Korean Won Snaps Two-Day Advance Before U.S. Data; Bonds Steady

South Korea’s won snapped a two-day advance as foreign funds sold stocks before U.S. data that may provide clues on when the Federal Reserve will trim stimulus that’s buoyed emerging-market assets. Bonds were steady.

Overseas investors sold $305 million more local stocks than they bought in the first three days of the week and pulled $318 million from Korean debt, official data show. Reports today and tomorrow will show U.S. economic growth slowed in the third quarter and employers hired fewer workers last month, according to Bloomberg surveys. The Fed will delay tapering until March as it awaits clearer signs of a recovery, according to Daishin Economy Research Institute.

“Investors are waiting for U.S. gross domestic product and jobs data to determine the Fed’s stimulus exit strategy,” said Hong Seok Chan, a currency analyst at Daishin Economy. “Foreign investors have sold stocks and bonds recently, although it’s too early to say they indicate outflows regarding concerns with the Fed.”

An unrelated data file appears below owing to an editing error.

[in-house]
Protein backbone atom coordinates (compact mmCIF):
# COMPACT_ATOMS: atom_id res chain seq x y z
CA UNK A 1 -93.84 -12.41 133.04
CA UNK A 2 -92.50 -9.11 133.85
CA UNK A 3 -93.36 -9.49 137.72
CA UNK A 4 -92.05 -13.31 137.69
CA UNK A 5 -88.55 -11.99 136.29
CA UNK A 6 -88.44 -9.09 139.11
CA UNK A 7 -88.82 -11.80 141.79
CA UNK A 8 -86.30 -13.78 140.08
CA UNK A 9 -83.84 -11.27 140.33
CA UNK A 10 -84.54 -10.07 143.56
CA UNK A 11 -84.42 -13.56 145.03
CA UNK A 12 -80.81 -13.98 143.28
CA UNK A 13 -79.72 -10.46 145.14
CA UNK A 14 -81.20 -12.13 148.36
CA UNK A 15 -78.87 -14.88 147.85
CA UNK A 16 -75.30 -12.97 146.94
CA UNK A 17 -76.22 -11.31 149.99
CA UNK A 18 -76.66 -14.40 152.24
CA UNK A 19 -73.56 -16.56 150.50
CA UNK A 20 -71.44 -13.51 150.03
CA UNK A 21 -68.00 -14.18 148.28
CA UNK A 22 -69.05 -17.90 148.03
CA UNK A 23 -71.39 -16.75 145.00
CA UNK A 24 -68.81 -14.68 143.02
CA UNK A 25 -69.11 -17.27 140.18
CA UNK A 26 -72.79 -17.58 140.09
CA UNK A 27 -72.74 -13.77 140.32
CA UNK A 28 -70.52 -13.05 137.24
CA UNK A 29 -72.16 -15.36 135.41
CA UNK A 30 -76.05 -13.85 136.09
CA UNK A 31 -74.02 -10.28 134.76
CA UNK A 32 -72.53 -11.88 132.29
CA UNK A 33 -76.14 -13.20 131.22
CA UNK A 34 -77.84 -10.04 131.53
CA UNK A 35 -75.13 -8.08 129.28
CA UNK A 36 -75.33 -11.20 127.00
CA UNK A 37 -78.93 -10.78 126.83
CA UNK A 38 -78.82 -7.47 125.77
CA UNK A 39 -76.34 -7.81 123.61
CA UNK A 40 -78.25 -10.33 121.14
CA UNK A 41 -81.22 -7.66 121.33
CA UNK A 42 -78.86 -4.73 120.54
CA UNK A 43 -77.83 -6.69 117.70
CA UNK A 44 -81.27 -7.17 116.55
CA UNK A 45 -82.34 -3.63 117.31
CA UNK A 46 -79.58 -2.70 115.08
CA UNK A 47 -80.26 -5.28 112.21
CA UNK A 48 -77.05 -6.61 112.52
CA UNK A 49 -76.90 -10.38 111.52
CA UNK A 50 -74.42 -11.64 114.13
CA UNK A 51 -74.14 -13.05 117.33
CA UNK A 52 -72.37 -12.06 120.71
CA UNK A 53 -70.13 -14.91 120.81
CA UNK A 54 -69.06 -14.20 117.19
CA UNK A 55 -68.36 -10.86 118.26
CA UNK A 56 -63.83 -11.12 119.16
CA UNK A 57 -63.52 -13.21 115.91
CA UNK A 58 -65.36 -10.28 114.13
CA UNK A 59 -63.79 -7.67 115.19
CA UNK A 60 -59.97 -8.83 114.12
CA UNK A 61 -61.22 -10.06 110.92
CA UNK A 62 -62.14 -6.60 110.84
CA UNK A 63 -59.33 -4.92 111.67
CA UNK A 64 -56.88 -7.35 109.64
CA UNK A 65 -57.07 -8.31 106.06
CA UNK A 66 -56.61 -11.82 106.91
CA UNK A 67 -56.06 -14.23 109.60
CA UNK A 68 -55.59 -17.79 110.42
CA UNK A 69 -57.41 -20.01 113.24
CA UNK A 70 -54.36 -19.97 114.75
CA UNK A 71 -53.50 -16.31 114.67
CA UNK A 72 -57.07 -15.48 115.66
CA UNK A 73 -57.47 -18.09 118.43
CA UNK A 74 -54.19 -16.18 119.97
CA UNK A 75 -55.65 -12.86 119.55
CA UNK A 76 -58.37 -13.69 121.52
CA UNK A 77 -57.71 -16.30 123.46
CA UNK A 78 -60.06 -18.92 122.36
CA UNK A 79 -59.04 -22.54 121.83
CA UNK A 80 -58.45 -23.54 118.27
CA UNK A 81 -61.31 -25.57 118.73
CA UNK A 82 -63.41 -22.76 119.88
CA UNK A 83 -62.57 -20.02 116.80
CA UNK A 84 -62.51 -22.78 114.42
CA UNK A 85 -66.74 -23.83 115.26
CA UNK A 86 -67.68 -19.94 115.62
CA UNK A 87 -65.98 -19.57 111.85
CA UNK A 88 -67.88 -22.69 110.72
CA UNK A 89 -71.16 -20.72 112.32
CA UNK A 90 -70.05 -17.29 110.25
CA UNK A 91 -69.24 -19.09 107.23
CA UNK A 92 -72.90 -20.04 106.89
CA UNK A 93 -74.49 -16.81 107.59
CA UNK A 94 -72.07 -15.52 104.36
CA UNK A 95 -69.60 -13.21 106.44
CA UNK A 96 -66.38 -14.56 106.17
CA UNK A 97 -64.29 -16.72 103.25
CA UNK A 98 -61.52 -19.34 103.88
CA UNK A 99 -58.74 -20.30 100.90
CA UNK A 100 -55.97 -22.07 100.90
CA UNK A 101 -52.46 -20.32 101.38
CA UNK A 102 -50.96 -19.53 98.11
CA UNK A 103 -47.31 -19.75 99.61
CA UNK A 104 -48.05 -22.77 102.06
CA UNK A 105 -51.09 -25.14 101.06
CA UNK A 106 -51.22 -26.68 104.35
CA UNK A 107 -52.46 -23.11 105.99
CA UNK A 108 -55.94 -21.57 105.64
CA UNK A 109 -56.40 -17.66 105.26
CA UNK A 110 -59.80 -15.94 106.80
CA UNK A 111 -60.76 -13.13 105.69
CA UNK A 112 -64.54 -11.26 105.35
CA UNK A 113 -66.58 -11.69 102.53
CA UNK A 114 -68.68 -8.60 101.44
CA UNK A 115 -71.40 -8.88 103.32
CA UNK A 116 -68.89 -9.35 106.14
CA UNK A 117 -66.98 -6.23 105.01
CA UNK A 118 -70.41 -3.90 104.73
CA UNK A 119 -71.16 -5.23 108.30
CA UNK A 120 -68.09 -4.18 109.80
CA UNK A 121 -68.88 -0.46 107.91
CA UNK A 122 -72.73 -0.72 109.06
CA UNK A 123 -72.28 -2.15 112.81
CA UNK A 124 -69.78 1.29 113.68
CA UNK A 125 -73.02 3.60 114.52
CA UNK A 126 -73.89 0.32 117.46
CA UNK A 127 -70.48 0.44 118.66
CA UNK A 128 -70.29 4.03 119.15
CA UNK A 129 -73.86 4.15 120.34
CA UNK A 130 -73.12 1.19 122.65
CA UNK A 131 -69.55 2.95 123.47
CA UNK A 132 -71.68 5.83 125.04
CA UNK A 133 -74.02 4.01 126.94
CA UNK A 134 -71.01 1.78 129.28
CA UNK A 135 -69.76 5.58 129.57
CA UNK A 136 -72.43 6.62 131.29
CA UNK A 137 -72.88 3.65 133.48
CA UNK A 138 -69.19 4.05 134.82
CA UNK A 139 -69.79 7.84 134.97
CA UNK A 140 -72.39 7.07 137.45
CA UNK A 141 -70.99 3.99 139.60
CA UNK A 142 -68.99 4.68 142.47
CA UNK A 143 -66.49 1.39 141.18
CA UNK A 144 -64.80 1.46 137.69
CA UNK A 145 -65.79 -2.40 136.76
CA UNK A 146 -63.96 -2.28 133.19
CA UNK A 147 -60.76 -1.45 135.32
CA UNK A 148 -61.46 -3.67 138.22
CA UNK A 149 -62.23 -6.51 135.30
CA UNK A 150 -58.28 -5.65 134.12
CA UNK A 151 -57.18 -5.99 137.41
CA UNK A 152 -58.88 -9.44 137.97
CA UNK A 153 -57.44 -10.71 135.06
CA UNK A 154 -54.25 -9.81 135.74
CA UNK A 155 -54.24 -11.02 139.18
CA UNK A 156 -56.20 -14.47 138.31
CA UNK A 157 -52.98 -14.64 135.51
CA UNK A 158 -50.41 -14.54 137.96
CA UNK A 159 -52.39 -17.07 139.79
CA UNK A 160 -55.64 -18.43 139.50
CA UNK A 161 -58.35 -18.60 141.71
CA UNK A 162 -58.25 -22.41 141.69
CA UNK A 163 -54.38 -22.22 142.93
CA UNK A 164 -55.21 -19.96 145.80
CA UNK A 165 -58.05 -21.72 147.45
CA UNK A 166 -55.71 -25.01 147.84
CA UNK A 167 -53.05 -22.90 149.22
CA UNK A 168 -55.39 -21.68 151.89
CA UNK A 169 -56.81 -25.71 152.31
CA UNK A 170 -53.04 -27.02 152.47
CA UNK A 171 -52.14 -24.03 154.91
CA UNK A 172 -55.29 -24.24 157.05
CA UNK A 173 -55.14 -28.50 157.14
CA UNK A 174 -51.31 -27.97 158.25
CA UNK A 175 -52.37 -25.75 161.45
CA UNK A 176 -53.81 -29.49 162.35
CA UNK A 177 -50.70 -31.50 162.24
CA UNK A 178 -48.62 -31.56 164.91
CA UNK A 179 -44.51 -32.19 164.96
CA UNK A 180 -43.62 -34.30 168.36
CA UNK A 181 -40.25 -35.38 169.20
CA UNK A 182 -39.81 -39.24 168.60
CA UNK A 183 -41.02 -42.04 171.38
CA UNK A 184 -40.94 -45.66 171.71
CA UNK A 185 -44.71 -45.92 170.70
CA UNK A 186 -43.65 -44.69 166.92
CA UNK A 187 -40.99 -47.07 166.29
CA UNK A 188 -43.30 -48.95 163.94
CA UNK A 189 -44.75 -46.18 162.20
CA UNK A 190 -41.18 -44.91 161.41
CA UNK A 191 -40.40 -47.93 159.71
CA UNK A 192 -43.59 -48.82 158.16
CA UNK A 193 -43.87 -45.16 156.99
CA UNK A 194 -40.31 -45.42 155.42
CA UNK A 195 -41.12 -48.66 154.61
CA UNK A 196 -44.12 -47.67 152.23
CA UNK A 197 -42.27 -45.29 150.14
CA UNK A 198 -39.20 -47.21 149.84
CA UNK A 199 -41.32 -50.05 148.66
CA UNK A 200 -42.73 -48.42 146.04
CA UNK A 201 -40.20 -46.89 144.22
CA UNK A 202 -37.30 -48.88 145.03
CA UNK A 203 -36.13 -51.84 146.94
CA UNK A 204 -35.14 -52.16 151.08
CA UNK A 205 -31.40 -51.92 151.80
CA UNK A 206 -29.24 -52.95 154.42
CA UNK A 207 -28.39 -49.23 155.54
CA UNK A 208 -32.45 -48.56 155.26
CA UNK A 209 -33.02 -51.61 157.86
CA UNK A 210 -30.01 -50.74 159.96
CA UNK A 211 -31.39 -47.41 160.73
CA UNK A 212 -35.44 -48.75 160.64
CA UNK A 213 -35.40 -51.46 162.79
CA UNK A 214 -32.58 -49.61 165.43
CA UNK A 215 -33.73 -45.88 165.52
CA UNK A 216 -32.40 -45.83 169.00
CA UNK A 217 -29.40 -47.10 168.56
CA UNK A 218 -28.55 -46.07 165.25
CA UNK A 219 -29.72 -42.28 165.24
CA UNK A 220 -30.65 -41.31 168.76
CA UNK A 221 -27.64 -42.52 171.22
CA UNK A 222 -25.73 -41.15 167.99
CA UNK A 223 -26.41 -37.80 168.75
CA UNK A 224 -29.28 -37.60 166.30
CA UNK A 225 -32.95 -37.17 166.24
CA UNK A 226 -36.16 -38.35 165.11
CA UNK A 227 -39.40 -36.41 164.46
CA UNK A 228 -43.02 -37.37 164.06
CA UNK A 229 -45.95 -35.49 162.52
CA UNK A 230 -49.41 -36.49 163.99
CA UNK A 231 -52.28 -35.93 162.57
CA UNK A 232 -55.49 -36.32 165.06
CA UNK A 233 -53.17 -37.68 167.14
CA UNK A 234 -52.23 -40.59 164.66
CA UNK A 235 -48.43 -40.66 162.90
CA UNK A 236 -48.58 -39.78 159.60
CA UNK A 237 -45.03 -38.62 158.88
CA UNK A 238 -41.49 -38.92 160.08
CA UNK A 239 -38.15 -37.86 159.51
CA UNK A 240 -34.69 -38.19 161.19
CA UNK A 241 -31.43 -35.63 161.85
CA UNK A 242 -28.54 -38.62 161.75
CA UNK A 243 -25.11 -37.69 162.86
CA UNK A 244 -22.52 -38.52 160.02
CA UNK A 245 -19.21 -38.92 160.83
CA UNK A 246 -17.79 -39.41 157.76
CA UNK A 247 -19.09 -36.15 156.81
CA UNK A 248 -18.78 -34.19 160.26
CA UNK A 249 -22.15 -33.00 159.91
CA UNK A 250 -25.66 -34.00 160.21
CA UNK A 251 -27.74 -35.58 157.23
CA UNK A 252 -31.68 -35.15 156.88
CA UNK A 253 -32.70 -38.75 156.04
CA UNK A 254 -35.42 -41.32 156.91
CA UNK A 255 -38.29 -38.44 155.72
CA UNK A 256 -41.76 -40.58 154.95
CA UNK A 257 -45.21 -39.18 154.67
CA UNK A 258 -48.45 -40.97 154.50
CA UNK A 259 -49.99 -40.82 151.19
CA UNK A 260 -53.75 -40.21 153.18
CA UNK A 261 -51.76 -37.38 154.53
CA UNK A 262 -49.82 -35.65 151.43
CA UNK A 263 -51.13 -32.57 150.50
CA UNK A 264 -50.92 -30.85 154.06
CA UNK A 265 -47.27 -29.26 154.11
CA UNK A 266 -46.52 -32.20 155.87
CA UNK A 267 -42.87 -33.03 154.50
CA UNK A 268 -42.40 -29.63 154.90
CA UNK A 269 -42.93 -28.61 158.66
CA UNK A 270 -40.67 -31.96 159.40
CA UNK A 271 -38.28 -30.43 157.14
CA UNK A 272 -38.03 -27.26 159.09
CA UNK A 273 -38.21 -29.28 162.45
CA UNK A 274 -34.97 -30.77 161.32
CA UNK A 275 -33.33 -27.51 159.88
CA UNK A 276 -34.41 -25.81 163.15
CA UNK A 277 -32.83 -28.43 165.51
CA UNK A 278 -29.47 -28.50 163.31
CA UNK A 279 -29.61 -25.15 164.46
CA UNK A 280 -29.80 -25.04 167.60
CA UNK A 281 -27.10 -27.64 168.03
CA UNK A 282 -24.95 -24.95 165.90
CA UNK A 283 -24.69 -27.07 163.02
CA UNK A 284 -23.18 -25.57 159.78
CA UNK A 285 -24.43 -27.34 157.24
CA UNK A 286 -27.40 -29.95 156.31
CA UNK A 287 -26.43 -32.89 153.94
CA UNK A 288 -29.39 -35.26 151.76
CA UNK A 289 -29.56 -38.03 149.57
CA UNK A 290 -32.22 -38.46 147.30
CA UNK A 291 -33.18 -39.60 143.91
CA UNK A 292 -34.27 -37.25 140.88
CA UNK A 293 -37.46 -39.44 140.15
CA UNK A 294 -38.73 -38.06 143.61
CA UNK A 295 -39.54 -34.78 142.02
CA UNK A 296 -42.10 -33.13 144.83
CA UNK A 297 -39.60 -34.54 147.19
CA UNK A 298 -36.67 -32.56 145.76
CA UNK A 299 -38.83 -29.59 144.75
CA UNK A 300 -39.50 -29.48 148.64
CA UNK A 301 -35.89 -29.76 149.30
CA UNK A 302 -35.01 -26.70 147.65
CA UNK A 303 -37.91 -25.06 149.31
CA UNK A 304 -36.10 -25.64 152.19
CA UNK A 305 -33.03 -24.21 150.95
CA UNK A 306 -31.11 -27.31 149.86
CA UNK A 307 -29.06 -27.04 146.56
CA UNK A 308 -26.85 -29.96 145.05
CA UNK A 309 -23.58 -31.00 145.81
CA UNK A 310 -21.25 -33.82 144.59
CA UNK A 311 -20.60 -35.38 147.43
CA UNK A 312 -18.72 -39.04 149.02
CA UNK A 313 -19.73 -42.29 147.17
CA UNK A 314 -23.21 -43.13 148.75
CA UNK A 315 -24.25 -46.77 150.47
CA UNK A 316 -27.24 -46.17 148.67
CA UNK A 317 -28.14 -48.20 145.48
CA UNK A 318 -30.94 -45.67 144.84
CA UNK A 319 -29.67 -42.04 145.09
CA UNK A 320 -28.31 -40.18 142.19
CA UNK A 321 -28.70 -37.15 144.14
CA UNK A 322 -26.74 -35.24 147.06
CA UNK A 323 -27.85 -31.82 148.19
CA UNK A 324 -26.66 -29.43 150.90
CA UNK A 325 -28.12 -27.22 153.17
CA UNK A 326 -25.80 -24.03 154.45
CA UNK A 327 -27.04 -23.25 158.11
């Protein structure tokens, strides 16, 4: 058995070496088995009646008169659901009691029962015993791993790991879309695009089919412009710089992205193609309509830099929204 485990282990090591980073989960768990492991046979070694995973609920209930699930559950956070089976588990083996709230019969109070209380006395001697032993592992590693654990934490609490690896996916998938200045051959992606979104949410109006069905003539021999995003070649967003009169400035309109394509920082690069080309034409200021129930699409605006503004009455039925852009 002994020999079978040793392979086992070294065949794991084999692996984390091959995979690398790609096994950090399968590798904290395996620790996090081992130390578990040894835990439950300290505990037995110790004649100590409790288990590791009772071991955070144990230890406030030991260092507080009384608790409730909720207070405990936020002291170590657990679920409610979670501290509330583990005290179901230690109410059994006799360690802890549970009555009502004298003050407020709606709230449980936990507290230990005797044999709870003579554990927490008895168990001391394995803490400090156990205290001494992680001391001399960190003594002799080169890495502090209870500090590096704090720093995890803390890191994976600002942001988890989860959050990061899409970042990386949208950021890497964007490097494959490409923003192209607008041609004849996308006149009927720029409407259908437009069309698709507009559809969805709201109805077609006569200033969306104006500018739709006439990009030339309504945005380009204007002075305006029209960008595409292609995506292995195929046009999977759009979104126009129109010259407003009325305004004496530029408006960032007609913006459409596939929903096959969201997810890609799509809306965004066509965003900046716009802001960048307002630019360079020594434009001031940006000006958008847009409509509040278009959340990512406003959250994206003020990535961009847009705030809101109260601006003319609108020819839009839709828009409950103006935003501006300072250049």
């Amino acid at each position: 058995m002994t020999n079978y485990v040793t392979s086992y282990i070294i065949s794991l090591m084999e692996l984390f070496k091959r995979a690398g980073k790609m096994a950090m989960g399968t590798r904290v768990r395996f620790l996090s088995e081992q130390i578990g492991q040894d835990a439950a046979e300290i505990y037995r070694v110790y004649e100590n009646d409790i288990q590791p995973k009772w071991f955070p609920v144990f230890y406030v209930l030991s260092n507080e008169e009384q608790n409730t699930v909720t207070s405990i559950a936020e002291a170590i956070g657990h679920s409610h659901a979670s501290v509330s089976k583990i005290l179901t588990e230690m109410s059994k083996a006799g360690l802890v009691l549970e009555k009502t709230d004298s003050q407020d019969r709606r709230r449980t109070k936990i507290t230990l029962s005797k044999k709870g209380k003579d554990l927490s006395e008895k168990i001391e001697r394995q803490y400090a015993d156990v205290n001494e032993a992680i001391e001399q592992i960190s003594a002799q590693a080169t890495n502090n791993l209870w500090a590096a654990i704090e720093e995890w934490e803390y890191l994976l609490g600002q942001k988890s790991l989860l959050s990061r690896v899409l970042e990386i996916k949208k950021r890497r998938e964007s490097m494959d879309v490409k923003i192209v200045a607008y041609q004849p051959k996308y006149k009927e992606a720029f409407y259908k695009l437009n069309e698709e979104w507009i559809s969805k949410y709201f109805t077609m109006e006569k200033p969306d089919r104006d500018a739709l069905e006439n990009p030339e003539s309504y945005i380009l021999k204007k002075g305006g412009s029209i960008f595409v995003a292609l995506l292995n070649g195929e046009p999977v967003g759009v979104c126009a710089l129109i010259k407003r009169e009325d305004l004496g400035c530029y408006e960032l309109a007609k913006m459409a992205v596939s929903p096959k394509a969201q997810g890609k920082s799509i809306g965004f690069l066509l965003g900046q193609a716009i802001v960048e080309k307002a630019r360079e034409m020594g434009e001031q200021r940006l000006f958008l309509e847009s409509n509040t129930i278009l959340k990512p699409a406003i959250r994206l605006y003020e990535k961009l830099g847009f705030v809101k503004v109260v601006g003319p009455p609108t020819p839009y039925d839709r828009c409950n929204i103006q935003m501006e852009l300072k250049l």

The won fell 0.1 percent to 1,061.47 per dollar in Seoul after touching 1,059.68 earlier, the strongest level since Oct. 31, according to data compiled by Bloomberg. It climbed 5.4 percent over the past three months, the best performance among Asia’s 11 most-active currencies.

One-month implied volatility, a measure of expected moves in the exchange rate used to price options, dropped 12 basis points, or 0.12 percentage point, to 6.13 percent. Local financial markets opened an hour later than usual today due to national college entrance exams.

Won Outlook

South Korea’s economy is showing stronger signs of recovery from factory output to exports, the finance ministry said in a monthly report today, adding that risks remain from the prospect of Fed tapering.

The won will strengthen to as much as 1,000 per dollar by the end of the first quarter, even if the Fed starts to cut stimulus in March, Kim Doo Hyeon, chief foreign-exchange trader at Korea Exchange Bank in Seoul, said at a markets forum in Seoul yesterday. South Korea’s record foreign reserves will support the currency, he said.

The Federal Open Market Committee refrained from trimming its $85 billion of monthly bond purchases last month, noting the U.S. economy is showing signs of “underlying strength.” Economists surveyed by Bloomberg Oct. 17-18 predicted the Fed would begin paring stimulus in March compared with previous forecasts for as early as December.

The yield on South Korea’s 2.75 percent sovereign bonds due June 2016 was unchanged at 2.9 percent, the highest since Sept. 13, according to Korea Exchange Inc. prices.

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